1. the late Administrator permitted J. (presumably referring to G.R. J.) to proceed to Australia on 6 months furlough and return, with an allowance-apparently out of J.'s moneys-of £45 per month;
  2. the late Administrator considered G.R. J. a German national but had doubts relative to the nationality of George 'who fought against us';
  3. the estate of J. had not been expropriated but that he (G.R. J.) is 'jointly interested in estate with brother George and will be prescribed (property expropriated) if he should attempt to take advantage of Griffiths' consideration and declines to ask Magistrate to define nationality'.

The following facts stand out:

  1. the Administrator is throwing the onus of proof of nationality on the persons concerning whose nationality he is in doubt, and
  2. the Administrator is prepared to expropriate the property of a person refusing, perhaps for some sound reason such as expense, to prove his nationality.

If the Administrator persists in his present attitude he will create trouble for the Commonwealth. The principle for his guidance should be that the onus of proof of nationality is on the Commonwealth, and this has been defined by the Crown Solicitor on more than one occasion when he urged the Public Trustee to furnish more proof of the nationality of a supposed German before preparing the vesting order.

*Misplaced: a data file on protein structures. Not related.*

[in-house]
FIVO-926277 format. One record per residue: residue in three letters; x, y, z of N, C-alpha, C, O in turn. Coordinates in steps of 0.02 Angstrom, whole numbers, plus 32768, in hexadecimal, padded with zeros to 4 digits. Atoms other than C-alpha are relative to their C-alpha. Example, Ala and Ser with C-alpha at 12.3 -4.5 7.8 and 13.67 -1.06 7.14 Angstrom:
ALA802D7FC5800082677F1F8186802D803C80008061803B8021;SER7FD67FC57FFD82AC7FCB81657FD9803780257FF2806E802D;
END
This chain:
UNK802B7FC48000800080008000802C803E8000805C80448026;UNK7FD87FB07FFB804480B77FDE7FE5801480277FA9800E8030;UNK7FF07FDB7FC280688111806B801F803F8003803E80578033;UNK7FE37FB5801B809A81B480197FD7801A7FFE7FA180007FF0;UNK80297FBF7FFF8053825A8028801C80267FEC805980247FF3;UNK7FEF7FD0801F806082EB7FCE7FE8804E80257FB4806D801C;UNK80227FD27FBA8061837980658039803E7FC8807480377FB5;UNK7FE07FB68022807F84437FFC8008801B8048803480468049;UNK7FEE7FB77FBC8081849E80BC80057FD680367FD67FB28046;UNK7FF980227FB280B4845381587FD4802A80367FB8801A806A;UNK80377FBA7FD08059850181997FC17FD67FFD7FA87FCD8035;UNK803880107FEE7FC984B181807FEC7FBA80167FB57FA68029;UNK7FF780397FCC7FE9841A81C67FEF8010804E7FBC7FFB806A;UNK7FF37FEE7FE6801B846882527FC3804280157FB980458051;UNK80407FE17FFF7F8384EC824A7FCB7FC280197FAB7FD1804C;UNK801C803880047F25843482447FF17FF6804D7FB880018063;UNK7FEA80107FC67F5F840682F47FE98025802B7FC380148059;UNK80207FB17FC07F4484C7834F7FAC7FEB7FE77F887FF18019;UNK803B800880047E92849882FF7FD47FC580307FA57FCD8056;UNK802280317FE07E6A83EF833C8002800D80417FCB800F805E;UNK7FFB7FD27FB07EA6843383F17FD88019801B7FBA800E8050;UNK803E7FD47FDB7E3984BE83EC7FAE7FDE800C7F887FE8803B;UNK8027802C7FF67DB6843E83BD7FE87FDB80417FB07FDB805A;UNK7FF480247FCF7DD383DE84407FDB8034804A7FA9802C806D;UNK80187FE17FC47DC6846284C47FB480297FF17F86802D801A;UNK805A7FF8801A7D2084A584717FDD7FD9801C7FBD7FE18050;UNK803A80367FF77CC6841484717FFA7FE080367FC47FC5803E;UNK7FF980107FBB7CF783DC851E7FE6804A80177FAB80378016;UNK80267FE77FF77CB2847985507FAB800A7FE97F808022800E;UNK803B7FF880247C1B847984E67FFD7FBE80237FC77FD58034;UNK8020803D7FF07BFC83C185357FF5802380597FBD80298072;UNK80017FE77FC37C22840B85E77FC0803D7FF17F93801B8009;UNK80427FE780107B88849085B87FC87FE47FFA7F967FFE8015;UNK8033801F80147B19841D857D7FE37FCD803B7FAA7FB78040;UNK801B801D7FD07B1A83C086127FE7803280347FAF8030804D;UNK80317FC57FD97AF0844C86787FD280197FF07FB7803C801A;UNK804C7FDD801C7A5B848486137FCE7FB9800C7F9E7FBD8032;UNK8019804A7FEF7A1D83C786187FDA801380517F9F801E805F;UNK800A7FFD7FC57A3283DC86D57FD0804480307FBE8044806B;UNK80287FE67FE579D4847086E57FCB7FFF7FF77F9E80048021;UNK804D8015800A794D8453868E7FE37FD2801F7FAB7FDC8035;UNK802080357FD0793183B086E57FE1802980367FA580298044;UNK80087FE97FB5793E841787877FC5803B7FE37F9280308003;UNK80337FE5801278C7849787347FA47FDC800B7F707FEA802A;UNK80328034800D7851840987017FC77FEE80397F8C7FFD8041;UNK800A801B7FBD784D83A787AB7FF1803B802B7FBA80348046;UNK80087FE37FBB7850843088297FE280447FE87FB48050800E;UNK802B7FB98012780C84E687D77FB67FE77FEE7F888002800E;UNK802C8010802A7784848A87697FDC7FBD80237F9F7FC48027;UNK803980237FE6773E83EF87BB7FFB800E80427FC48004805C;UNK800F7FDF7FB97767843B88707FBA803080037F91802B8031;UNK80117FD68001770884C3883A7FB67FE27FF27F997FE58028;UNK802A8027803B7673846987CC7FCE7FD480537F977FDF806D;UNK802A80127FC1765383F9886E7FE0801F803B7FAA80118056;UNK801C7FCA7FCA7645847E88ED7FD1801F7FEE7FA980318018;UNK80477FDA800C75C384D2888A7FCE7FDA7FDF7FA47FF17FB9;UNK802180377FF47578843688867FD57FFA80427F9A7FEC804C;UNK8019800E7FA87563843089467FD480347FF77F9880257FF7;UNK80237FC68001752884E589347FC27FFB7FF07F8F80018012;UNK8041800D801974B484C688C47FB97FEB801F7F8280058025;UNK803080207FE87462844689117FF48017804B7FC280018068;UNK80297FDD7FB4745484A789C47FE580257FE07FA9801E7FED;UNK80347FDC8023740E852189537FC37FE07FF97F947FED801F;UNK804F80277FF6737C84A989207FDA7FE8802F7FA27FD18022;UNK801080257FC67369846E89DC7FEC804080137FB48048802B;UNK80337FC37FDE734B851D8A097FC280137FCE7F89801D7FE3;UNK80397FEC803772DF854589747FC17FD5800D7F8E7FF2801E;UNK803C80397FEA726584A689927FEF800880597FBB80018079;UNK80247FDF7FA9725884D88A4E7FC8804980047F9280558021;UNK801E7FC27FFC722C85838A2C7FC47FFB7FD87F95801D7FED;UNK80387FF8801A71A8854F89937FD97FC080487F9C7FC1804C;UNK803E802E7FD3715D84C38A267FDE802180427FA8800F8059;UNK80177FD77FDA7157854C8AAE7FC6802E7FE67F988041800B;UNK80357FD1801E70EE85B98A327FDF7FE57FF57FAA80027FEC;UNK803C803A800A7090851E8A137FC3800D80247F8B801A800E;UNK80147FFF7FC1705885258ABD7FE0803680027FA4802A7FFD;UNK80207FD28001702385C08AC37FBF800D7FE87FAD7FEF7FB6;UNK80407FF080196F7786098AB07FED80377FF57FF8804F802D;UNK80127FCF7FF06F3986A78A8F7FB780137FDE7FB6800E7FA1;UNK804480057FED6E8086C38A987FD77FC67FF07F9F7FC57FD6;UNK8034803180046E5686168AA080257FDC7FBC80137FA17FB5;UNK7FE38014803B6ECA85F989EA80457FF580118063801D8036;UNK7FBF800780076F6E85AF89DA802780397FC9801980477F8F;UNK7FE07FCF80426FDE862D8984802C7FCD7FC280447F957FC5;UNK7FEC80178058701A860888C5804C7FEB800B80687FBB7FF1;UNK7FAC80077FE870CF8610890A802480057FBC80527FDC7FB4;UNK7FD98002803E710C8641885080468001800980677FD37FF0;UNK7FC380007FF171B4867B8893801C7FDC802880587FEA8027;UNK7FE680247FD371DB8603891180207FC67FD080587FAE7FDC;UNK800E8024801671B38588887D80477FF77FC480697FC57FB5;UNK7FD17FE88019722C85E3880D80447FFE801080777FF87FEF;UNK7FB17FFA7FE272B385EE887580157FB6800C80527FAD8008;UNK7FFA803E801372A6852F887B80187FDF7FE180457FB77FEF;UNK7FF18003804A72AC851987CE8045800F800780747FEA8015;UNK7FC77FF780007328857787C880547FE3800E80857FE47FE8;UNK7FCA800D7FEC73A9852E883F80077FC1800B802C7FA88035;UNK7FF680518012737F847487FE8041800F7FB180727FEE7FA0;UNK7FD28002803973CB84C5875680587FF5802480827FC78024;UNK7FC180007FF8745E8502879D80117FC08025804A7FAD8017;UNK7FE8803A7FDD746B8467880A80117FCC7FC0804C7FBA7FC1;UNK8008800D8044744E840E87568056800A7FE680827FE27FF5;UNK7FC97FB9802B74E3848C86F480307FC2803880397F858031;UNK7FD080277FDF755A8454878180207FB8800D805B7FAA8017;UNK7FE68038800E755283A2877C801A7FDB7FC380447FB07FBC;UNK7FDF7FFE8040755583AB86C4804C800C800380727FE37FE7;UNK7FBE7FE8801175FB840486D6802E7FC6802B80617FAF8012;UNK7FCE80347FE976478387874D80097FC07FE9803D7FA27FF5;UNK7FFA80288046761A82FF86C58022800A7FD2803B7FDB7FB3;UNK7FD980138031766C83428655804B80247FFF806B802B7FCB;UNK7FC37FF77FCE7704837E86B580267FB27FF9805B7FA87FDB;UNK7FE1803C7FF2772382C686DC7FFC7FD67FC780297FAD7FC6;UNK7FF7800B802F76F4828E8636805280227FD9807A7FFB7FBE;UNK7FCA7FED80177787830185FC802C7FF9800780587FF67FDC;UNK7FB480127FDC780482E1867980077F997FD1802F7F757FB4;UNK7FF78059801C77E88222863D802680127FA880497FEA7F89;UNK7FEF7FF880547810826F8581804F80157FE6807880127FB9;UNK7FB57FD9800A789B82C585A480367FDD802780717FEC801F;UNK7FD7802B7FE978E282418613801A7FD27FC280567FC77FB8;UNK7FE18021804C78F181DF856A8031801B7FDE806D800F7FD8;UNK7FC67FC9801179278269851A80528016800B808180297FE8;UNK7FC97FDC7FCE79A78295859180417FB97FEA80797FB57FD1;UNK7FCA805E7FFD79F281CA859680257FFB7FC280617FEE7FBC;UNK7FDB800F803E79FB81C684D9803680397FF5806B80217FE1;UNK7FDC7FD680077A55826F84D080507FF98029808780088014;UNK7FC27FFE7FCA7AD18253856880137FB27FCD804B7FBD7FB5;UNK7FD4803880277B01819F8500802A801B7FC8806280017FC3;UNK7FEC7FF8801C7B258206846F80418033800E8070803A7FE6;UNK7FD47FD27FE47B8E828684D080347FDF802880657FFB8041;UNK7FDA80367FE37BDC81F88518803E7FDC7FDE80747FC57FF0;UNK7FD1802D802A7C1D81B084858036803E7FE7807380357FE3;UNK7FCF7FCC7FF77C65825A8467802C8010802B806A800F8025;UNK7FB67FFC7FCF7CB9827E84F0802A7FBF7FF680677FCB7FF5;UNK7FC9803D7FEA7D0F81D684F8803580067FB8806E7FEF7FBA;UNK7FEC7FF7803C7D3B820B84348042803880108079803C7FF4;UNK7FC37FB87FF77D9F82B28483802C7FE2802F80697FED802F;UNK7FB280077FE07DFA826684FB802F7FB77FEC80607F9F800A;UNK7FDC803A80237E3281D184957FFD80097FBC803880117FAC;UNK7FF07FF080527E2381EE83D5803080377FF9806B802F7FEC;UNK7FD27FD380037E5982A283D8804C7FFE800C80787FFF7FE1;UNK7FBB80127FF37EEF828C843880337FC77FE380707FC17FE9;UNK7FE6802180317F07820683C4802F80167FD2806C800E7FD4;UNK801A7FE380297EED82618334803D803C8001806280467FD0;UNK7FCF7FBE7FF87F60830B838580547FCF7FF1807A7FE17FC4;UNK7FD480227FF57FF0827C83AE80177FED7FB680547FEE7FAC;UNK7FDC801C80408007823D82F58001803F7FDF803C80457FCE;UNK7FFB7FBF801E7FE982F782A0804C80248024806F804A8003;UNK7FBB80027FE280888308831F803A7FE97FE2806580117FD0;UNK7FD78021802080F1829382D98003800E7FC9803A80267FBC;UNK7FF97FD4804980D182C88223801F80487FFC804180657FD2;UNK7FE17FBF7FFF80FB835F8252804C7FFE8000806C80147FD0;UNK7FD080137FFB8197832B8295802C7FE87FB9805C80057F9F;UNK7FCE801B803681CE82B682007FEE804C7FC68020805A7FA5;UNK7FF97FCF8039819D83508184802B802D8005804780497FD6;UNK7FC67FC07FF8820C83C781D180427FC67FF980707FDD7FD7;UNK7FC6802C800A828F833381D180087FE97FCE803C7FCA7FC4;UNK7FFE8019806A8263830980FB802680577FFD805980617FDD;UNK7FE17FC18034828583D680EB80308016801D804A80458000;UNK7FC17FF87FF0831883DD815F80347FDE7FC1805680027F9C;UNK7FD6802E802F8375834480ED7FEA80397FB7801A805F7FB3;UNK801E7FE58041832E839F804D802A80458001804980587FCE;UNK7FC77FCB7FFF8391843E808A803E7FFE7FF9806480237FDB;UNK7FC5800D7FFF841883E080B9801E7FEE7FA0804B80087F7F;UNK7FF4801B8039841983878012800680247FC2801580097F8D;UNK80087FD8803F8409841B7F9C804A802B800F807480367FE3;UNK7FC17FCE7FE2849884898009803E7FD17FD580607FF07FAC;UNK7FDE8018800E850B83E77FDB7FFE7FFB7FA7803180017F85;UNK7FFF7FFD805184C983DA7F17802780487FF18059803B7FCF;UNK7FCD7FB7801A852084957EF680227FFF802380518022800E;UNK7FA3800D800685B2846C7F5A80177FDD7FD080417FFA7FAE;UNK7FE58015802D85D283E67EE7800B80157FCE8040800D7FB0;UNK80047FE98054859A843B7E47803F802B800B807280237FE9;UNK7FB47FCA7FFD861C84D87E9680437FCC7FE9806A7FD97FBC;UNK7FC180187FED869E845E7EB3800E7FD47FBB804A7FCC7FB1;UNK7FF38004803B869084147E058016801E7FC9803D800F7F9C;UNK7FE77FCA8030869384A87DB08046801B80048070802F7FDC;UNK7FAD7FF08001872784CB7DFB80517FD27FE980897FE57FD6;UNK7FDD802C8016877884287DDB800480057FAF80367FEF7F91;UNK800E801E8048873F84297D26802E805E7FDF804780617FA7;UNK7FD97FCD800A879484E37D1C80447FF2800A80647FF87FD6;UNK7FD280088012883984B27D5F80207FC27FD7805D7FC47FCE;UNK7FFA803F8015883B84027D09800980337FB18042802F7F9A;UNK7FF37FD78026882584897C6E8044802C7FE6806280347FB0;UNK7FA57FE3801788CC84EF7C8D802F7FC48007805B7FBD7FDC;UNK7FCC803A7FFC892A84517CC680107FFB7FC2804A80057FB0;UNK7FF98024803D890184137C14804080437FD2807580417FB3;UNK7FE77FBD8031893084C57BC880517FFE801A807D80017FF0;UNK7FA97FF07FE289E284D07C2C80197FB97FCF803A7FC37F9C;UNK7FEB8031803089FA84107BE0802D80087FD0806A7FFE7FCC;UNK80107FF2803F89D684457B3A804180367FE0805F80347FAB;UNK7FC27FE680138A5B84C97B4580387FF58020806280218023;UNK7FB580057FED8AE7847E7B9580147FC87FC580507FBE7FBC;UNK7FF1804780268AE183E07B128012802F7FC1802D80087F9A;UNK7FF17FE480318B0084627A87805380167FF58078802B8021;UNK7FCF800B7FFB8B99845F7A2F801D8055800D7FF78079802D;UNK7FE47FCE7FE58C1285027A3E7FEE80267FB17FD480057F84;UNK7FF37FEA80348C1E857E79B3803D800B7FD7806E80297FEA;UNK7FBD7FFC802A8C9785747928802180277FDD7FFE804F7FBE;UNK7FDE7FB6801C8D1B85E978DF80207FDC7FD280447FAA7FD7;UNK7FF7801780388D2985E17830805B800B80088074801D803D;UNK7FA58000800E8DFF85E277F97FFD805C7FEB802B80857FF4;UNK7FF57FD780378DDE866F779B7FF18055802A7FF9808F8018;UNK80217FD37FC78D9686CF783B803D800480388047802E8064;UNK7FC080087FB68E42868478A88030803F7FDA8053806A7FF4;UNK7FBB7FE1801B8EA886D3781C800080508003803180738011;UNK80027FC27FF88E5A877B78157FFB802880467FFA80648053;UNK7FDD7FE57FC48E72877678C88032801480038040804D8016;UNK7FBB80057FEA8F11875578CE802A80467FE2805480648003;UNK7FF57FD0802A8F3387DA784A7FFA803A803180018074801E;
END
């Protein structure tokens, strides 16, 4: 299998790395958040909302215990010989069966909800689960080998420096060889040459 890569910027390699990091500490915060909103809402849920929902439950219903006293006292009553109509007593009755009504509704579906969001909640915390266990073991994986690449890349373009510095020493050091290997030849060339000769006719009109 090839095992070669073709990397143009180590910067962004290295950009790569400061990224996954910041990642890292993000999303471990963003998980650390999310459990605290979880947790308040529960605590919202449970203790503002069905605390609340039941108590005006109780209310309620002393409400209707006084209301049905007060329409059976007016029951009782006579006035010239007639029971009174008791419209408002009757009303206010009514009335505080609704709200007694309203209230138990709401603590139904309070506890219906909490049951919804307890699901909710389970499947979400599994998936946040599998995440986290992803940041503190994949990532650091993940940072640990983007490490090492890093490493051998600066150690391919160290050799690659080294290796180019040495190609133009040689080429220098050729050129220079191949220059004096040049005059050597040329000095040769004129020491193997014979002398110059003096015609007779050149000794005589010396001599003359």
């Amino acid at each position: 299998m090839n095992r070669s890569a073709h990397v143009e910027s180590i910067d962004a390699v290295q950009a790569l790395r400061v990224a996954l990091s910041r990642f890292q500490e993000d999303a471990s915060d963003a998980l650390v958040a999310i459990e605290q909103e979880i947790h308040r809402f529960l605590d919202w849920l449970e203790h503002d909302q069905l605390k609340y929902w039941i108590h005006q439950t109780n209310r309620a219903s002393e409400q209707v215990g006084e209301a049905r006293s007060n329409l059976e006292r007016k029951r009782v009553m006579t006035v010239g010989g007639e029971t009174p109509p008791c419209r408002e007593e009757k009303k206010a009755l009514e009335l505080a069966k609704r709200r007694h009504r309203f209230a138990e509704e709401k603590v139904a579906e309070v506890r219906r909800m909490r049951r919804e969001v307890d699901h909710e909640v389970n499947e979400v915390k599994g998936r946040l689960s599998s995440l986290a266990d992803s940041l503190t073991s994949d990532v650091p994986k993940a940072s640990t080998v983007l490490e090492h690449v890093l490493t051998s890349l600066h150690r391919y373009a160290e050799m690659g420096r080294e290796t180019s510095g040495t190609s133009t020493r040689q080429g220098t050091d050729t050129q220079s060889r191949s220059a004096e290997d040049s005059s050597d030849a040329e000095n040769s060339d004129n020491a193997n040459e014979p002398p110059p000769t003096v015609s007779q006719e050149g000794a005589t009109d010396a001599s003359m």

In the present case, assuming false declarations and false copies of documents have not been submitted, two British subjects are in danger of having their property in New Guinea expropriated if they do not proceed to New Guinea to prove their nationality. The Administrator may have what in his opinion is strong evidence in support of the belief that the men are German nationals, but that would not warrant the threat to expropriate the men's properties if they do not return to Rabaul and 'appeal'. Surely, if he wants evidence of their nationality he can secure it by means of certified copies of papers sent on to him from Australia.

It is suggested that-

  1. the Administrator be instructed by radio that he is not to expropriate or otherwise alienate the property of any person without being reasonably sure that such person is a German national, and advised that strong proof exists that the brothers J. are Australians;